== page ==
Companies listed on the London Stock Exchange (LSE) have raised a record £82.5bn from investors in 2009. The LSE said investors had been keen to take up offers of new shares despite continued concerns over the economy.
The total amount raised was 16% higher than in 2008, with rights issues by banks largely responsible for the increase. In November Lloyds Banking Group alone raised £13.5bn from shareholders in the world largest ever rights issue.
On the main market, which includes the FTSE 100 companies, more than £50bn (79.5 billion USD) was raised through rights issues.
HSBC raised £12.5bn from existing shareholders in March in order to avoid taking taxpayers' money from the government, while Royal Bank of Scotland also sought extra money to shore up its balance sheet.
Other large capital-raising programmes came from the mining company Rio Tinto, which raised £7.3bn from the markets, and the homebuilder Barratt Developments, raising more than £545m.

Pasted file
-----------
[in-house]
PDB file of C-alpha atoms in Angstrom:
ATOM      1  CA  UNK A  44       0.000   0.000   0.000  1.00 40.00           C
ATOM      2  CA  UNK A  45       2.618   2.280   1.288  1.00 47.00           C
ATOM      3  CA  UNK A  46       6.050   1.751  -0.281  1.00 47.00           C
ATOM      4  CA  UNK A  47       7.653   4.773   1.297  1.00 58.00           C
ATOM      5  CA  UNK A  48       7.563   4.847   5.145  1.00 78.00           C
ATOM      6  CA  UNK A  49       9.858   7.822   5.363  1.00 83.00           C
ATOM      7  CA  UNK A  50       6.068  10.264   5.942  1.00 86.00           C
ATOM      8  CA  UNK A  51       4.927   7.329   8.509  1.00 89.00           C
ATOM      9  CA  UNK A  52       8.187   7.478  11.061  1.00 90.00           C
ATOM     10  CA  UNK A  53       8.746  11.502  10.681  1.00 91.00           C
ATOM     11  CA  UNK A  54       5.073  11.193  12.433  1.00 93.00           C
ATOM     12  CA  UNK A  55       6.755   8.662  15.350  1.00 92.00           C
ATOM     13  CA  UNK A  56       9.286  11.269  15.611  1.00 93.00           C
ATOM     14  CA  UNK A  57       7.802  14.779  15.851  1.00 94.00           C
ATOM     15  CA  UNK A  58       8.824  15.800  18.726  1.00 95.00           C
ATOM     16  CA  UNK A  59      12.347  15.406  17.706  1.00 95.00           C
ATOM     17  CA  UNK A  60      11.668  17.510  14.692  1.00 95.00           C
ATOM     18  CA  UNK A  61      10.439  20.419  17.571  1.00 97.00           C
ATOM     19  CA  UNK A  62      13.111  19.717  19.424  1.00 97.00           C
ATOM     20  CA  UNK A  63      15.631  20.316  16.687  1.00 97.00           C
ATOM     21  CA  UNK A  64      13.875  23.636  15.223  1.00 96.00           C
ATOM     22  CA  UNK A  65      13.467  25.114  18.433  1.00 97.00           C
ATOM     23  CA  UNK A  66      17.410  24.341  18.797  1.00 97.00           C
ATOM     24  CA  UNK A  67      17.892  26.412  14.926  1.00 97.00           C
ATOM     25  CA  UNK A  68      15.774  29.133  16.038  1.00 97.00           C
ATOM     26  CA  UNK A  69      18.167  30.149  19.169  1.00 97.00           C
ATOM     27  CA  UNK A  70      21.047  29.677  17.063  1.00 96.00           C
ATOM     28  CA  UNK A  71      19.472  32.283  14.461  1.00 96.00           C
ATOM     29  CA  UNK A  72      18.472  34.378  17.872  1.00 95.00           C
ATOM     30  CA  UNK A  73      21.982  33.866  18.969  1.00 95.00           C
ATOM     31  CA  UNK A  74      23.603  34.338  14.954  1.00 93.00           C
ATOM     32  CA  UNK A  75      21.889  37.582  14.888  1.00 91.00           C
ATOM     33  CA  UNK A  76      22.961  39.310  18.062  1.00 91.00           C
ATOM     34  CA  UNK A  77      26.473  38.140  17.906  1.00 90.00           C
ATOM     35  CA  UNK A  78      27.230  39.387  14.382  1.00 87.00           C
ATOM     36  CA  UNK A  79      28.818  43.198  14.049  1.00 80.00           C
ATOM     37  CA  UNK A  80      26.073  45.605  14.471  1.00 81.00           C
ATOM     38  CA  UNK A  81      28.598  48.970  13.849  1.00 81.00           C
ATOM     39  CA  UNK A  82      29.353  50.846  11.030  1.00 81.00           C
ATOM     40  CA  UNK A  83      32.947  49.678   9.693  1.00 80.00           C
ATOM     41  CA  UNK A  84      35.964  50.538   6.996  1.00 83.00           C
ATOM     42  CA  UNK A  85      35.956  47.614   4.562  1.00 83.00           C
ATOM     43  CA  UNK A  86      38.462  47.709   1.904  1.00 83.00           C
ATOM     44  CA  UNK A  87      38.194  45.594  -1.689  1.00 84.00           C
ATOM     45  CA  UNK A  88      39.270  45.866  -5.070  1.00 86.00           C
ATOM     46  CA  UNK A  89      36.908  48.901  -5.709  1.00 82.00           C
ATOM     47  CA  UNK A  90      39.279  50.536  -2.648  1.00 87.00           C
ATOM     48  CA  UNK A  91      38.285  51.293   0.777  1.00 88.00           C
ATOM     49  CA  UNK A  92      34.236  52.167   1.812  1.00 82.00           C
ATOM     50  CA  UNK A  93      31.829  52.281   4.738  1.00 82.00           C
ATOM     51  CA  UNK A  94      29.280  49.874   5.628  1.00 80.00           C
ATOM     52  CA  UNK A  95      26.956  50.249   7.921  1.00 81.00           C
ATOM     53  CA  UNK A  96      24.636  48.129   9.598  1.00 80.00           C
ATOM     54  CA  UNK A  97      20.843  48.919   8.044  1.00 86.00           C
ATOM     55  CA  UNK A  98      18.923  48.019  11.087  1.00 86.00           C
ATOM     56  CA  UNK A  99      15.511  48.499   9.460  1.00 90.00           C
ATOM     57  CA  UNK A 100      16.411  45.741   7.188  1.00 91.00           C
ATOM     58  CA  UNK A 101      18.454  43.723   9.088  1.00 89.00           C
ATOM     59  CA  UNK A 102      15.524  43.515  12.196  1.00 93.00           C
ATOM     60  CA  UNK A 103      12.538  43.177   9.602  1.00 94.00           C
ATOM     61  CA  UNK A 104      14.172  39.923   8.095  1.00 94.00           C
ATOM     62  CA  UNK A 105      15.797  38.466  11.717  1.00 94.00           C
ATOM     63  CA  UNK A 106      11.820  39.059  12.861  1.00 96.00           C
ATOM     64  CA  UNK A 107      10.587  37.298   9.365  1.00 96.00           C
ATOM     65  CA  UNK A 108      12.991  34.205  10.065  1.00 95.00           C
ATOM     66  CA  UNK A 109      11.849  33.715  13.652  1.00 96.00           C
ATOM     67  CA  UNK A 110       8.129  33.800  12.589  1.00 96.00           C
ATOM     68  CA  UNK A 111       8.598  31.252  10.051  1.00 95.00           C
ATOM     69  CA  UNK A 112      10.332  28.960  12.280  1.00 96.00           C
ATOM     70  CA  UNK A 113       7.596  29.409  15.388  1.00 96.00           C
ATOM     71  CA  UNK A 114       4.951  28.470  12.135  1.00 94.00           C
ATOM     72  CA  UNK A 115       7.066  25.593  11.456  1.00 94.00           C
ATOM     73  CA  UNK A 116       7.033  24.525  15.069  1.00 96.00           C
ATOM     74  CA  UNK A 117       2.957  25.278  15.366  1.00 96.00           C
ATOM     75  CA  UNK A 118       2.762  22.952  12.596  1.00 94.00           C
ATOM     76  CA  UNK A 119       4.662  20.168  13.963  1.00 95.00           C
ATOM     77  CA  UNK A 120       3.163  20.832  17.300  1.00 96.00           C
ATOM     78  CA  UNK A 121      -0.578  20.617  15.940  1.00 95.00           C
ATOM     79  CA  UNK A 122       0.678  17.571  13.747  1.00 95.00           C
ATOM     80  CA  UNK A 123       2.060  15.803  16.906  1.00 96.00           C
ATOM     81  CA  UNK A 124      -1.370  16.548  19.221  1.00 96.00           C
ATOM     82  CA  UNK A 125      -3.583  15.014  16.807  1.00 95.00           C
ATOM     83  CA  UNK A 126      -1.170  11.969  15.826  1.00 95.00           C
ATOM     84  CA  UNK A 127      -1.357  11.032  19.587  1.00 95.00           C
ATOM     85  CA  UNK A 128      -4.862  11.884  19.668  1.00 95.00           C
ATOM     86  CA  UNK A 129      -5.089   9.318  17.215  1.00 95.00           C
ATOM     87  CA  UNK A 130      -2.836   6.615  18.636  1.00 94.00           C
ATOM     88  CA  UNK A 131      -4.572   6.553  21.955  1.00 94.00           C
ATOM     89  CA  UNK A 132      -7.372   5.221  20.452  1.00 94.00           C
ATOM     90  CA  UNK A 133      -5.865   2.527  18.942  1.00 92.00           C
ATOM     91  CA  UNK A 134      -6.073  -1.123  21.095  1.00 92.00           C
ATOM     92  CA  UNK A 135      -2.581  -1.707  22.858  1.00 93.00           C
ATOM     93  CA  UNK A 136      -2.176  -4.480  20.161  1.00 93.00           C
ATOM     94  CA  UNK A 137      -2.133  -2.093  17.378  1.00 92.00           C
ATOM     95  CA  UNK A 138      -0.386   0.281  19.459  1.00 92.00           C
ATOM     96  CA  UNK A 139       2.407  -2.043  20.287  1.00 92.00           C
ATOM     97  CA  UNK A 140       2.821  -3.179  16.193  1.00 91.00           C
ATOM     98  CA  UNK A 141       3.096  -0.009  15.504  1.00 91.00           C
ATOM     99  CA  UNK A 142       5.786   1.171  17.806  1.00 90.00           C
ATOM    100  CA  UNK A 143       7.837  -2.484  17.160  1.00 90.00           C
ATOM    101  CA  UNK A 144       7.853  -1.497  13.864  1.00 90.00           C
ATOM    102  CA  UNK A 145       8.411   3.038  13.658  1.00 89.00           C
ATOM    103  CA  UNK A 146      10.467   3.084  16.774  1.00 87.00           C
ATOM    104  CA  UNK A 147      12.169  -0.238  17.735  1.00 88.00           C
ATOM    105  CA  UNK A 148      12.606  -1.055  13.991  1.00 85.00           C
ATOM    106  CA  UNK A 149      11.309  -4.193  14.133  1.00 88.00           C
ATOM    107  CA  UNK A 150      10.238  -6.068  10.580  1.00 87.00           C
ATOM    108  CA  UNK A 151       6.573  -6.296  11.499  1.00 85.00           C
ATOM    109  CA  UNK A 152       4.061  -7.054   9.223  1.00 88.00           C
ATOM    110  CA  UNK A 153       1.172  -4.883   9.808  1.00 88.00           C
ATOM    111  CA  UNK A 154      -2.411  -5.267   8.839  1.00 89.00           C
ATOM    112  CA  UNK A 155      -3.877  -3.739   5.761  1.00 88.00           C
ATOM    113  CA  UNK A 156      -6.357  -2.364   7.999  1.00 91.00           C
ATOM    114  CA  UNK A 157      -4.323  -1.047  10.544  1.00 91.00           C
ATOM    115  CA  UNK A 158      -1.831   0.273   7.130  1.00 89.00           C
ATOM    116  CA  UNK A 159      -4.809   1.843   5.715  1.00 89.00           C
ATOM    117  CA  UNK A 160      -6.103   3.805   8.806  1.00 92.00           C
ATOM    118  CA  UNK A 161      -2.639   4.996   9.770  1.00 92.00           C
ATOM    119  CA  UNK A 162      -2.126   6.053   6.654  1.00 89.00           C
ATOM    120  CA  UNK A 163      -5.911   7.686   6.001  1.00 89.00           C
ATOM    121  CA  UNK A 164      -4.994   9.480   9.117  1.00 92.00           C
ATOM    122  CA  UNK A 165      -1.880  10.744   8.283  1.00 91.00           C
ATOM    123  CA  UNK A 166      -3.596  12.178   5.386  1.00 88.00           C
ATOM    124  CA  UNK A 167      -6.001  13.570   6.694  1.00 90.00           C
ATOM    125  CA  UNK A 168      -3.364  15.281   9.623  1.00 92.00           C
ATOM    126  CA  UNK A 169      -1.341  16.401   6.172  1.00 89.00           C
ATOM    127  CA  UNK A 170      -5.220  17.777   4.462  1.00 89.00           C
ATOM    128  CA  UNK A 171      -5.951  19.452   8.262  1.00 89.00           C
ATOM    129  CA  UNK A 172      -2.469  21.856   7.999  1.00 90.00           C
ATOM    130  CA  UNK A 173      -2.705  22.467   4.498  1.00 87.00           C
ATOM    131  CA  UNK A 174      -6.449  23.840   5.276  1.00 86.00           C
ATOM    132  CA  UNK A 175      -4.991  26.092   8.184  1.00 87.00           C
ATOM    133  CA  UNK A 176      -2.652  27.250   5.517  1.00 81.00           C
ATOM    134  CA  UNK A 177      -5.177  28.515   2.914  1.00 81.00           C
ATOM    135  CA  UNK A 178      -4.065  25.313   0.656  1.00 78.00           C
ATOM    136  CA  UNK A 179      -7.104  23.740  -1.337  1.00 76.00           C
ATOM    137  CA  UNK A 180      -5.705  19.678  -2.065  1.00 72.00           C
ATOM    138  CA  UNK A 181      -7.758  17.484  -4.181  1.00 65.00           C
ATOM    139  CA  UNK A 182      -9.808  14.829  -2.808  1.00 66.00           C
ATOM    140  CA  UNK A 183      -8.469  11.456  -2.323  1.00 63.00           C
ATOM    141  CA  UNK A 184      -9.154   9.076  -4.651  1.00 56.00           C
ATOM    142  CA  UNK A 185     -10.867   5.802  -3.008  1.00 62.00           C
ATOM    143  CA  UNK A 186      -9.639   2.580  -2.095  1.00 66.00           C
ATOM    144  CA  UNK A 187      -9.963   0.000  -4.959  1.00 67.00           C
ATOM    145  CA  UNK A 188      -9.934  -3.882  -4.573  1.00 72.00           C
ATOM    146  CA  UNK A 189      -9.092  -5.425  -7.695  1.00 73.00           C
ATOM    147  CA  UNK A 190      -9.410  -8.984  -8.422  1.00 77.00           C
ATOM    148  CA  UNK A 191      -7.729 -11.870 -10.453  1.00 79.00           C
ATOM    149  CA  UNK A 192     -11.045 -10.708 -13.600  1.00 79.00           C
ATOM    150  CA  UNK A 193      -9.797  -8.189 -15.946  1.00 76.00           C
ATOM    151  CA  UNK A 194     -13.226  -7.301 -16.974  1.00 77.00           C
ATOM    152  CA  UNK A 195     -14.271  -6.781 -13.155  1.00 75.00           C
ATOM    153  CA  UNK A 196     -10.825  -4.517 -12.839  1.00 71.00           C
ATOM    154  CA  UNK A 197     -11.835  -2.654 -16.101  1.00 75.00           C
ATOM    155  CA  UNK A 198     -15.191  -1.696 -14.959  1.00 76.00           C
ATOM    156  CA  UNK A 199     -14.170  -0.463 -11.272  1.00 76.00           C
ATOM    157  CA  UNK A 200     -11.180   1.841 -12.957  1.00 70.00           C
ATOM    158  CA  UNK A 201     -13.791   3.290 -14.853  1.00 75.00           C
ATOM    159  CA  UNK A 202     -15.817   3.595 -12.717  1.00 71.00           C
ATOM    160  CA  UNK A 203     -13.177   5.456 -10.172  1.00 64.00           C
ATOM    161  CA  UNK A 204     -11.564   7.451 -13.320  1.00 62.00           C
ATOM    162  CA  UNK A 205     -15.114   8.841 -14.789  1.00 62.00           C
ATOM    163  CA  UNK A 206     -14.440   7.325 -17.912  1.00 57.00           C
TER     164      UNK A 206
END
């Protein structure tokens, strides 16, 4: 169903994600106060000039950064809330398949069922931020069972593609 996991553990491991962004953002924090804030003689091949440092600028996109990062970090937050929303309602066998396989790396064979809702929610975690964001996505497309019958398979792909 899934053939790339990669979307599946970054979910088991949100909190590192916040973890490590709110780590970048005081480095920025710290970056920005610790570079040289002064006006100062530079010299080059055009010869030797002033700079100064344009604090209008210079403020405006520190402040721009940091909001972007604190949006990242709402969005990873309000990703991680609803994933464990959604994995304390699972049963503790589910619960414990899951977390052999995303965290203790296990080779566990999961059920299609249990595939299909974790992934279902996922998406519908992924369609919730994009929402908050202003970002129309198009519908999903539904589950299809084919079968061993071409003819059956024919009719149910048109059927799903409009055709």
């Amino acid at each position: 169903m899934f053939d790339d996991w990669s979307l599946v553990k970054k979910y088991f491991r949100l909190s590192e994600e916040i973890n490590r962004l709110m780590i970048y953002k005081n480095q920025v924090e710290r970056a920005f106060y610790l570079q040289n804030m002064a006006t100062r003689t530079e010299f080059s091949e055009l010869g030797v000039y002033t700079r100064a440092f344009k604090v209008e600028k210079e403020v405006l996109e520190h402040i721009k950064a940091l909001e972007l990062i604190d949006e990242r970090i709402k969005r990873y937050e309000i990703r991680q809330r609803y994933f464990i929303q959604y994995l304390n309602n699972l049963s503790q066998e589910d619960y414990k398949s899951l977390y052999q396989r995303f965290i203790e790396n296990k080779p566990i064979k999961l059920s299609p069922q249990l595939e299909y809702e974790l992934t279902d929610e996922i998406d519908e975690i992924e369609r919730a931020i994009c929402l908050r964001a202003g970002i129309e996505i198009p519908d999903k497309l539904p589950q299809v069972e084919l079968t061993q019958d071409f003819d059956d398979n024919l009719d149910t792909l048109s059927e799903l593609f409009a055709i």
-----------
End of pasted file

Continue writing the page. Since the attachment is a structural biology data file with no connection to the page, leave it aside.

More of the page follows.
Tracey Pierce, head of equity primary markets at the London Stock Exchange Group, said the findings demonstrated that investors were prepared to back companies in testing times.
Our markets continued to support the capital-raising needs of companies across the year... providing firms with the backing they need to help them through testing market conditions, she said.
However, much lower sums were raised through initial public offerings (IPOs), where companies list their shares on the stock market for the first time.
Just over £1bn was raised through IPOs in 2009, compared with more than £20bn in 2007 at the height of the IPO market, the LSE said. (BBC).-